Once I stayed in a hotel so ‘intimate’ that if your lover was lying in bed, you could technically look them in the eye while you had your morning shit. Upon arrival in this hell-hole, I realised there wasn’t a loud enough megaphone in the world to adequately amplify the force of my ‘Fuck no!’, but luckily for me my partner is understanding, and equally reluctant for me to see his dump face. We established a toilet etiquette system, so neither of us would be forced to see things we would never be able to unsee.
It’s hard to describe the room layout, but essentially the main problem with the bathroom was the the doorhandle consisted of a simple hole in the only-very-slightly-frosted glass door. You place your fingers in the hole to slide the door across to open it. But no matter how thoroughly and carefully you slide the door closed, you’re still left with the problem that there’s a hole right in the middle of the door.
Rather than stare at each other through this gaping abyss of horror, in the morning we took it in turns to pop outside the hotel for a cigarette and a coffee, then as one person came back upstairs to take their turn, the other would leave the room so as not to hear any startling noises.
I think there are two types of couple in the world: those who are comfortable shitting in front of each other, and those for whom the very idea fills them with horror. I’m not going to tell you that one of these types of couple is better at intimacy than the other: it’s just a personal preference. You might love each other enough that an open door policy is the most loving form of bathroom etiquette, whereas I think if someone loves me enough they should let me keep the damn door closed.
It’s not a general squeamishness about bodily fluids. I am happy – even delighted – to gobble my loved-one’s jizz. I just draw the line at being in the same room while they defecate. But a recent conversation with a friend led me to wonder: just how standard is it for long-term couples to do this?
Toilet etiquette: open or closed?
It’s definitely surprised me before to find that other couples don’t seem bothered about the toilet etiquette thing. I’ve watched episodes of Grand Designs where their bespoke house comes inexplicably underequipped in the bathroom wall department. Smiling architects and their partners show Kevin McCloud into their master suite, where he comments on the space and light and how ‘open’ the whole thing is, somehow forgetting to grab them by the lapels and scream “BUT YOU’RE BASICALLY SHITTING IN THE BEDROOM!”
Not just because of the smell, it’s the sound too.From a piss-play perspective, the sound of someone pissing can occasionally be incredibly horny. If I hear him go for a massive, long, and copious wee then the act itself is full of promise. Other way around, though? I am not listening at the bathroom door and thinking nice things about his cock.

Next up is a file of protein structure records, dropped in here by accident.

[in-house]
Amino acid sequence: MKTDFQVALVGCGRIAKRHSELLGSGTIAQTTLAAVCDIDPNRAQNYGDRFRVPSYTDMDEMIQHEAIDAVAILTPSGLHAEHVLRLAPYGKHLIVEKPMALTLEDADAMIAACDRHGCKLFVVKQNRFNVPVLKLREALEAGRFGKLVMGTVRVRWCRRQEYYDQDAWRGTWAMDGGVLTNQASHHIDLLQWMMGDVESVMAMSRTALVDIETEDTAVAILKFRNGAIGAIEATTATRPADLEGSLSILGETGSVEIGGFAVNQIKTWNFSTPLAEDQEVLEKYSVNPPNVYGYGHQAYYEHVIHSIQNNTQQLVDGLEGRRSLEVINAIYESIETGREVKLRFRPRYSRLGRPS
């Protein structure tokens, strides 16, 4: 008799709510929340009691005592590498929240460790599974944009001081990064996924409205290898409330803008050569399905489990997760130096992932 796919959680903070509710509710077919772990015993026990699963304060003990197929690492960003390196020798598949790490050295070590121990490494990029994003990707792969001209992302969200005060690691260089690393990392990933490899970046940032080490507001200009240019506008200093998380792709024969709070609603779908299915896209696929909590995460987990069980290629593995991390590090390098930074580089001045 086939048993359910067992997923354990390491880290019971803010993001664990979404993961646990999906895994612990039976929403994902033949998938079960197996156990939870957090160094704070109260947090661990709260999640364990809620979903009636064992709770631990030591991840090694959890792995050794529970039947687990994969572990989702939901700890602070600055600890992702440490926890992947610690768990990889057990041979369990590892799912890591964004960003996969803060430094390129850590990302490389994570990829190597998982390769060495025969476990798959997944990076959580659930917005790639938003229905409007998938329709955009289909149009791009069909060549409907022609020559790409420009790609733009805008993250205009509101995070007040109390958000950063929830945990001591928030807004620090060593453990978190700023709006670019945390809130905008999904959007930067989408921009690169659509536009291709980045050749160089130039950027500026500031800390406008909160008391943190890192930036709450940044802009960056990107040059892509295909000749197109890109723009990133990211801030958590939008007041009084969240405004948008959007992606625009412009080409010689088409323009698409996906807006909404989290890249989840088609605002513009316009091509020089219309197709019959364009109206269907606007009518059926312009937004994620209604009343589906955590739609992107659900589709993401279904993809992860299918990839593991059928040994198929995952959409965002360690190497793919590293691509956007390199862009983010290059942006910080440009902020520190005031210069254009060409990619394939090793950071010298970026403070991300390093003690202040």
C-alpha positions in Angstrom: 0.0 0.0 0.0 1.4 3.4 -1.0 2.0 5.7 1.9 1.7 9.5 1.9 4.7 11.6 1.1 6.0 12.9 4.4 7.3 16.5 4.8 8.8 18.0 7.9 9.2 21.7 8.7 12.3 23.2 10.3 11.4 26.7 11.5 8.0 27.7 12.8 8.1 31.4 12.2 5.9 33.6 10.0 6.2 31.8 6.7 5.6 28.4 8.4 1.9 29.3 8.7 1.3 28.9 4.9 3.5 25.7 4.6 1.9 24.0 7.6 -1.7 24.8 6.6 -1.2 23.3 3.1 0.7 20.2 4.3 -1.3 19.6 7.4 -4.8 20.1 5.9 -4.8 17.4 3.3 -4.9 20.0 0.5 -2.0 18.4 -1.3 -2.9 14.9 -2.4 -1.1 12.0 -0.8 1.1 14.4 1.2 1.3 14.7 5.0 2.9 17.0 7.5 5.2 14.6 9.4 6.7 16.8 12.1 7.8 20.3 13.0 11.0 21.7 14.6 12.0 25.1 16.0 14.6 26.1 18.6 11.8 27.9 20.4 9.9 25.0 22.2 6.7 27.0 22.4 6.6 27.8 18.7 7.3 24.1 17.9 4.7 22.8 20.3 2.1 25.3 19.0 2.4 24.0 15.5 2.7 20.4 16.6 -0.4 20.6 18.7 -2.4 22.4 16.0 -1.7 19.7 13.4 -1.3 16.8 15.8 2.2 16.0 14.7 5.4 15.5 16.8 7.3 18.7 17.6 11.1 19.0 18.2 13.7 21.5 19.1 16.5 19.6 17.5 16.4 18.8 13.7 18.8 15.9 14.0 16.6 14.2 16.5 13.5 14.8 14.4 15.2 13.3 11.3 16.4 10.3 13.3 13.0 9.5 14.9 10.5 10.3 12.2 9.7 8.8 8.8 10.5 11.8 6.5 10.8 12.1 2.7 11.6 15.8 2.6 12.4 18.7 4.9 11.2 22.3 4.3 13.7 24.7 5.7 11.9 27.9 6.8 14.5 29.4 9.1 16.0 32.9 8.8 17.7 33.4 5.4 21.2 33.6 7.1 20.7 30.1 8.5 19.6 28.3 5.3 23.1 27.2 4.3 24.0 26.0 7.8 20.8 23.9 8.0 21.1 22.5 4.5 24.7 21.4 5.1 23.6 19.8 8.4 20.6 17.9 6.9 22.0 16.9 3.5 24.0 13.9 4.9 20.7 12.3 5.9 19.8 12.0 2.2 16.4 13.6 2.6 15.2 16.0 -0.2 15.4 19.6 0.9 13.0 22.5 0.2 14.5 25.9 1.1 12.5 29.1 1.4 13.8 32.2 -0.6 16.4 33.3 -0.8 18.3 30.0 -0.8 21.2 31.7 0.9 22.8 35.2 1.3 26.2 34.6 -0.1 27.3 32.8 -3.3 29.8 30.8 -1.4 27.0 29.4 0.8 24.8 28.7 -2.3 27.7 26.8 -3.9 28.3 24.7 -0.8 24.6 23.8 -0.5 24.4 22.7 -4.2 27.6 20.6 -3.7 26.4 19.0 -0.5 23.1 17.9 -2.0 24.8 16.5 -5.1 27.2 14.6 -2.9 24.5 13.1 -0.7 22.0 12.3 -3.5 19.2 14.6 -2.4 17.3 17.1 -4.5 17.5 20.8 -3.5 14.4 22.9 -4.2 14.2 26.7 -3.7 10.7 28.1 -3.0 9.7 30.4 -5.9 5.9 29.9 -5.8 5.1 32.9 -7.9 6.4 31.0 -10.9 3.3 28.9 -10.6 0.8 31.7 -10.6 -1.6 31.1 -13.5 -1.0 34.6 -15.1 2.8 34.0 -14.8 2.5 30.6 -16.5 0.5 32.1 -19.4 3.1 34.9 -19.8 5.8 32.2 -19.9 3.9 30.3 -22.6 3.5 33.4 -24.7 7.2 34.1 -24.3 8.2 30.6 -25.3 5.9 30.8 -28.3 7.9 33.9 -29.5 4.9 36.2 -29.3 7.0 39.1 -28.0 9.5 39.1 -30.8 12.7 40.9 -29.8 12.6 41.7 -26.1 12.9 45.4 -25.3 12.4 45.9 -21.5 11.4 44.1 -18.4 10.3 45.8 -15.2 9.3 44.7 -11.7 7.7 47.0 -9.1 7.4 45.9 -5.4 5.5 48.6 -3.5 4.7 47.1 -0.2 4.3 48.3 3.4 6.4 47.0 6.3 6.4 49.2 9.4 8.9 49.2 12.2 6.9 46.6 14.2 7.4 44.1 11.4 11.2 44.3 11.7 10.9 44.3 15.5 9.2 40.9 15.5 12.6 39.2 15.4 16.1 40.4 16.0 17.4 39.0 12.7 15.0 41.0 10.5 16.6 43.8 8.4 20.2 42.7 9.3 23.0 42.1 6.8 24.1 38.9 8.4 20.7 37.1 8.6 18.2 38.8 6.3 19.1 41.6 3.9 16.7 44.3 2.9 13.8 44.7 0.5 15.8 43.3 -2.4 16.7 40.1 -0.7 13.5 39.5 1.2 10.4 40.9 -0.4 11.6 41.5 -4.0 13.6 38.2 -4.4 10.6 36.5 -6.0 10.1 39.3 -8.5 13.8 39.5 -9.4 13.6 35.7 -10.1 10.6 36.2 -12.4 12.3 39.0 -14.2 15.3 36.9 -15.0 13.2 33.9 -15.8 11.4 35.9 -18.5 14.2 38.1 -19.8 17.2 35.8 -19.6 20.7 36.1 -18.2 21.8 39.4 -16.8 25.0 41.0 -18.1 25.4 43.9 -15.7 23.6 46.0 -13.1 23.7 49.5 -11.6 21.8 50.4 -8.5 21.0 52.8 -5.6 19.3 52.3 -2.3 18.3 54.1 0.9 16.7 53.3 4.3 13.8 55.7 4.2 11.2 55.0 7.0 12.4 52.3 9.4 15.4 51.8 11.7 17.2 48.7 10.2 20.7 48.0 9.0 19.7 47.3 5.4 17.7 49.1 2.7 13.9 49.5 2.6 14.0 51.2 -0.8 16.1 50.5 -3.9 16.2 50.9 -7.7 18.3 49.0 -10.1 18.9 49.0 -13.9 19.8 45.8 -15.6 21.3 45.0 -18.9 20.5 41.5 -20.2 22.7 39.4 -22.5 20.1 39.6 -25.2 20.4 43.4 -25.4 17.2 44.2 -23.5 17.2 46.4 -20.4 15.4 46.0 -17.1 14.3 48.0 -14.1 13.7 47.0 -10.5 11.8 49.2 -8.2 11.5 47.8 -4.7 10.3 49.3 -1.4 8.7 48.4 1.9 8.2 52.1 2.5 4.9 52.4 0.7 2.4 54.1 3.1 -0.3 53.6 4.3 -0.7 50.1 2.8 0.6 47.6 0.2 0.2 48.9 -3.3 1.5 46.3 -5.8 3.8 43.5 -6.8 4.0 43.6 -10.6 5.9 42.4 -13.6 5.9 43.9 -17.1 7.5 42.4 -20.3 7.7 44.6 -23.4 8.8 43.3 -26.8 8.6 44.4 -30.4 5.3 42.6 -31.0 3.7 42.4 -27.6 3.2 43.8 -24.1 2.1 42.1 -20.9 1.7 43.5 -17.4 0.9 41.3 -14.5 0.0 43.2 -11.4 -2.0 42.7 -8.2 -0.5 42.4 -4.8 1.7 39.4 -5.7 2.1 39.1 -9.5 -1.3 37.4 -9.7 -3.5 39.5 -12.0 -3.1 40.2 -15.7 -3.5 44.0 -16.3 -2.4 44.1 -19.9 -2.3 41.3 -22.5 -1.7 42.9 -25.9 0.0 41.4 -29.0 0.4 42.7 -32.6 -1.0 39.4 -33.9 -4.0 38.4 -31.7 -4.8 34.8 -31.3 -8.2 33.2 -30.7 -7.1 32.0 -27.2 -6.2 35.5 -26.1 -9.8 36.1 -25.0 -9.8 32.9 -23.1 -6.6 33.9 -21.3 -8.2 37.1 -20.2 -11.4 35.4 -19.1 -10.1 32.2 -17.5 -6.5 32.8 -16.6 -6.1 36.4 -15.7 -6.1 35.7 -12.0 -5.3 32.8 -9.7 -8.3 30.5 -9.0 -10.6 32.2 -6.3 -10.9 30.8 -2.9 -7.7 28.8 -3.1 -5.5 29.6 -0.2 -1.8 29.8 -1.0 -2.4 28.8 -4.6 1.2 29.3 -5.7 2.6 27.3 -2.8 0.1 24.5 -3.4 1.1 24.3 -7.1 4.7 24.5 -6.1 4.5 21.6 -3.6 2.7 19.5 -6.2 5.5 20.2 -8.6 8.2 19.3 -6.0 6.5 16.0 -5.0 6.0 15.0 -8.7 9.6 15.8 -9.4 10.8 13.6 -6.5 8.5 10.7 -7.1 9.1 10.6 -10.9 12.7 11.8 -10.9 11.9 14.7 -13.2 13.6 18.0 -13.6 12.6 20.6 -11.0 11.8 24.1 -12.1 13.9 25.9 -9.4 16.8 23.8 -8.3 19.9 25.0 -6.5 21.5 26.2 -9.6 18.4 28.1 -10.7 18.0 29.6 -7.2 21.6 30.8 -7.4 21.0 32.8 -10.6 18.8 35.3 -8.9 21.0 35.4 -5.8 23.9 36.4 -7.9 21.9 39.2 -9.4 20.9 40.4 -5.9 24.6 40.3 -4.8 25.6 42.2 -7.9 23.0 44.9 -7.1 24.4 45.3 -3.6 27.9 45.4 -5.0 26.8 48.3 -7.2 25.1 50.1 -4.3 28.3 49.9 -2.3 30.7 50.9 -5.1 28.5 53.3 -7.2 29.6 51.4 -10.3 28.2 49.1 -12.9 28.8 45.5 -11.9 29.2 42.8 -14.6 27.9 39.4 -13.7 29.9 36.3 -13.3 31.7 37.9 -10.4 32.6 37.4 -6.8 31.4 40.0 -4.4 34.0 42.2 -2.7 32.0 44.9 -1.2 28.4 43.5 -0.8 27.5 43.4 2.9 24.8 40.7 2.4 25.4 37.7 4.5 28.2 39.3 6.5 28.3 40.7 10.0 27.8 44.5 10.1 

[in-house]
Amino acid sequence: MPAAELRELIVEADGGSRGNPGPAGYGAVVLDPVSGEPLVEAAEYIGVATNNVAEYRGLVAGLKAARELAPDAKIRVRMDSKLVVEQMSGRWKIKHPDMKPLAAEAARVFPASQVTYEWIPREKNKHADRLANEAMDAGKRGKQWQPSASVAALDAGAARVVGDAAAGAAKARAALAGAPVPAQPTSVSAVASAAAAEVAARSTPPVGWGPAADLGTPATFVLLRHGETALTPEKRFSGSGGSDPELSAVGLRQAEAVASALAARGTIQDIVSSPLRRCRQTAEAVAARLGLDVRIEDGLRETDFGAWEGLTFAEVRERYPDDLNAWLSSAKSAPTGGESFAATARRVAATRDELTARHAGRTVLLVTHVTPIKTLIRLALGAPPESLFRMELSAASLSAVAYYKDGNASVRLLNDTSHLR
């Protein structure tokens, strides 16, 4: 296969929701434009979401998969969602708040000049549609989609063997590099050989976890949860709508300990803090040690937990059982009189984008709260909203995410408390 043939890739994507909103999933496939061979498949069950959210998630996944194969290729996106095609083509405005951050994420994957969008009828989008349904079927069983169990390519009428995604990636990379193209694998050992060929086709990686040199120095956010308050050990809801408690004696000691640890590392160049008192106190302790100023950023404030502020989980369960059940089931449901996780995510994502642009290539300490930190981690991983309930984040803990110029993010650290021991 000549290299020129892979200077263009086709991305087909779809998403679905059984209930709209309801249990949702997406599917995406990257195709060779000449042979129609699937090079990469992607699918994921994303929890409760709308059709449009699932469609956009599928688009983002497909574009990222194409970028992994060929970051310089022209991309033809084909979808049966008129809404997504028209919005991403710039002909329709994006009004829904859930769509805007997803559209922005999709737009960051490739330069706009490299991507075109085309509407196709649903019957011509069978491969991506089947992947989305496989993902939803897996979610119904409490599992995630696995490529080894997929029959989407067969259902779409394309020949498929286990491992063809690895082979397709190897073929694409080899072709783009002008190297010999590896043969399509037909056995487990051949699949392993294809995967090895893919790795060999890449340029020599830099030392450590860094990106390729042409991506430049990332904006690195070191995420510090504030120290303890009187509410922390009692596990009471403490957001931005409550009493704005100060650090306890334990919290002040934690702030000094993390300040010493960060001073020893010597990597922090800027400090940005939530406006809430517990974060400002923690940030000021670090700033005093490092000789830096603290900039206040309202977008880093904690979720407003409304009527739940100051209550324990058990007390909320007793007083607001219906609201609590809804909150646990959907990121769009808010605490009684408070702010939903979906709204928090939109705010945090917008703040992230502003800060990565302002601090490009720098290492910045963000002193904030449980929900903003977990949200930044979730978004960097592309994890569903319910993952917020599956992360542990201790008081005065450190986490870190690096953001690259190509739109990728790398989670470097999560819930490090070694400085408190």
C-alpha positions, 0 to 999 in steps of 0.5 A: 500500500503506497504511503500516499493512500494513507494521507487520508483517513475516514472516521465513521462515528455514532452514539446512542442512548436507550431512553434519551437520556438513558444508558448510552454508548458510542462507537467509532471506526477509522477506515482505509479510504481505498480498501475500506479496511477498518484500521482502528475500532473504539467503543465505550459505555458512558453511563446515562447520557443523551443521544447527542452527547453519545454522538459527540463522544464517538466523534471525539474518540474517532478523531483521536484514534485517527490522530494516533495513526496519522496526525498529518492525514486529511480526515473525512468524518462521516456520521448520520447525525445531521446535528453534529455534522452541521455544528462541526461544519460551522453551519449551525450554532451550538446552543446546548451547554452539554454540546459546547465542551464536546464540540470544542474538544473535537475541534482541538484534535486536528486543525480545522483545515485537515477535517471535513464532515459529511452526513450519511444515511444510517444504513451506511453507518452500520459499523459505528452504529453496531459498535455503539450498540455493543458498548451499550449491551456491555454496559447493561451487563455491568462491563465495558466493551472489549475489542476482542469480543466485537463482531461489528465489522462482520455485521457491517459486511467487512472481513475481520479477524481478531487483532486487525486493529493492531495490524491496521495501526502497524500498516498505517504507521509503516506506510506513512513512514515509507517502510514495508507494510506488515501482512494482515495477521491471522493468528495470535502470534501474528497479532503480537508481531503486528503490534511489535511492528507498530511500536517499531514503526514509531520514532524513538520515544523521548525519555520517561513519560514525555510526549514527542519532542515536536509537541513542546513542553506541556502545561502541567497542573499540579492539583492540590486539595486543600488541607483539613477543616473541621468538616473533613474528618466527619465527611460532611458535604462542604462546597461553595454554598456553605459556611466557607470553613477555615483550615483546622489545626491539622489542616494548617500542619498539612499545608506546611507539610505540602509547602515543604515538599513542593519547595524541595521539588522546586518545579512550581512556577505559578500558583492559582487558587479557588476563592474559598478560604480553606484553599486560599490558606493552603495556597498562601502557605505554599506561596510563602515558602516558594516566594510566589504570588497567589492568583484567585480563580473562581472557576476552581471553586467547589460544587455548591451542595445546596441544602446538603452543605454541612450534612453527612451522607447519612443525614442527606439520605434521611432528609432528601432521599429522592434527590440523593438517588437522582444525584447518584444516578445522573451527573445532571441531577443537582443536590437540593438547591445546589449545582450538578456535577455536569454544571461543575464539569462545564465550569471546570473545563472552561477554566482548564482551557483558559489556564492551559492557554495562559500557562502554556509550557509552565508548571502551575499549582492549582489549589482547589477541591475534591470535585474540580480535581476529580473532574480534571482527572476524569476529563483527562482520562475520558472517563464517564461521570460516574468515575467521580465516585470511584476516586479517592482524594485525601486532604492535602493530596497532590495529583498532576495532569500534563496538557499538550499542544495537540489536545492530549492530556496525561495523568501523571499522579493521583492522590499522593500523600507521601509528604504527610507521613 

Let’s ignore for a second the noise of splattering the morning after six pints and a curry, and consider instead: anal sex. Those of you who’ve been jizzed in will know that – particularly if there have been satisfying quantities of it – afterwards it’s kind of handy to pop to the bathroom and rid yourself of what’s there. The leftovers. The jizz-and-lube-and-whatever-else-got-dislodged. Santorum, as I believe it’s called now.
It’s par for the course, of course, and my partner understands that sometimes we have messy fucks that require a bit of clean-up. I’m just not sure I want him to hear each squirty detail.
Toilet etiquette and other secrets
The question of whether or not to close the bathroom door isn’t just a fun excuse to cram toilet-humour into a blog post: it’s also a neat – if unpleasant – metaphor for privacy in a more general sense.
While I’m a bit surprised by the toilet thing, I’m even more surprised by couples who tell me they have ‘no secrets.’
“Oh, we tell each other everything,” they say, explaining that they have reached a stage of intimacy where all their secrets are shared. Their worst thoughts and their cruellest deeds are locked in Pandora’s box, but they’ve got matching sets of keys to access it.
Really!? While I appreciate the sentiment – that two people can fully trust and love and understand each other – I think secrets are often really bloody important. The mundane, day-to-day desire to shout ‘PUT YOUR FUCKING SOCKS AWAY’ is often best kept locked up tight in your chest. More intense things, too: does my partner really need to know the sordid detail my mind wanders into when I see a hot dude on the train? Does he need to see me cry each and every time I give in to misery, or would the sheer weight and frequency of my tears exhaust and terrify him?
There’s no right answer to these questions: sometimes being fully open in a given situation is absolutely the right thing to do. Other times it’ll be a massive mistake. Intimacy, I think, is about more than just exposing everything and then expecting your partner to accept it with a cheery grin: sometimes it’s about judging when to keep things private.
Everyone’s got different limits to what they do and don’t want to share – but I don’t think anyone shares everything.I don’t think I’d be a better lover just by ripping the bathroom door off it’s hinges and talking about my latest hypothetical affair – I believe every good relationship should always have some secrets. Some privacy. Whether it’s just in your own head, or in a few select thoughts that you only share with friends or family.
For me intimacy is about recognising which secrets I should keep, as well as which ones to spill.
Knowing when to keep the bloody door shut.